Visual Studio 2005 added support for Debugger Visualizers. With debugger visualizers, developers can define what information (and in what form) is shown in the debugger for a specific type. There are many visualizers for various .NET types floating around. Here is a small list of the most popular ones: ASP.NET Cache, Regular Expression, XmlDocument (and other Xml related types), a powerful looking DataSet visualizer and there is even a WindowsIdentity visualizer.
I am not going to explain in details how to write your own visualizer. You can find step by step instructions on MSDN. Most existing debugger visualizers I mentionned in the previous paragraph also have home pages where you will find details on how to write your own or even source code.
I'd like to share some tricks you might find useful when writing your own visualizers:
To illustrate these points, I wrote a BizTalk 2006 MessageContext debugger visualiser. You can download the complete solution BTSVisualizers.zip below. It works with Visual Studio 2005 and BizTalk 2006 only.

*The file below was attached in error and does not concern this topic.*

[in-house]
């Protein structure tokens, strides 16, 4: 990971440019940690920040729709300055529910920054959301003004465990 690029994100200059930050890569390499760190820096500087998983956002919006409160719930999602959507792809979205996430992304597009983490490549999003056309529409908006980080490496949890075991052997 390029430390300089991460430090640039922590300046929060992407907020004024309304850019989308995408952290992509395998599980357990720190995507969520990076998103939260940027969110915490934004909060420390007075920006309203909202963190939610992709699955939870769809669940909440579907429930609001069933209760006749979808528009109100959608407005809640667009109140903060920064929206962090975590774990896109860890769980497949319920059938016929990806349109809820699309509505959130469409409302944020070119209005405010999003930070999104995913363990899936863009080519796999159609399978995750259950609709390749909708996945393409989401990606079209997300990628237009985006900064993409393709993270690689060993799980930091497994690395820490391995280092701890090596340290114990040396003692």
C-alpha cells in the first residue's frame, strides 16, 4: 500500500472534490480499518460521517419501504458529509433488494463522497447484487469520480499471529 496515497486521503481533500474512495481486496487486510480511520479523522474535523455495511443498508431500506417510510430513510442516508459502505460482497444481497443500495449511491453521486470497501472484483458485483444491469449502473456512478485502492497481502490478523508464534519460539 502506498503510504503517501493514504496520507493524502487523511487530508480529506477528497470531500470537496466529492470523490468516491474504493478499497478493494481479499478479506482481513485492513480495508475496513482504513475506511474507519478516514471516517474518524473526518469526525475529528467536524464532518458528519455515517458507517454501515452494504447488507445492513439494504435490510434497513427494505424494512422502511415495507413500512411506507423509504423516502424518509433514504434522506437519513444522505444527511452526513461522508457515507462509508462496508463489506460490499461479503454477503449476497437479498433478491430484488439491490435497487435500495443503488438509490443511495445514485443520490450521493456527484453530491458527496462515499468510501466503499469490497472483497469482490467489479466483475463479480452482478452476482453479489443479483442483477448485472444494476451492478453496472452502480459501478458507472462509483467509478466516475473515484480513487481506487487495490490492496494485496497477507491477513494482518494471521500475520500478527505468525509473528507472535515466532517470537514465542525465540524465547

Load the visualizer solution in Visual Studio and build the release comfiguration.To install the MessageContext visualizer, shut down all instances of Visual Studio and copy BTSVisualizers.dll to %VS8ROOT%\Common7\Packages\Debugger\Visualizers. (If you installed Visual Studio at the default location, that would be C:\Program Files\Microsoft Visual Studio 8\Common7\Packages\Debugger\Visualizers) That's it!
The next time you debug a pipeline (by attaching to BTSNTSVC.exe), you can hover the mouse on the "Context" variable of the message and see all entries in the message context:
Unfortunately, this visualizer will not display anything useful unless you are debugging a BizTalk artifact by attaching to BTSNTSVC.exe. This is because most debugging tools (like pipeline.exe) do not populate the message context.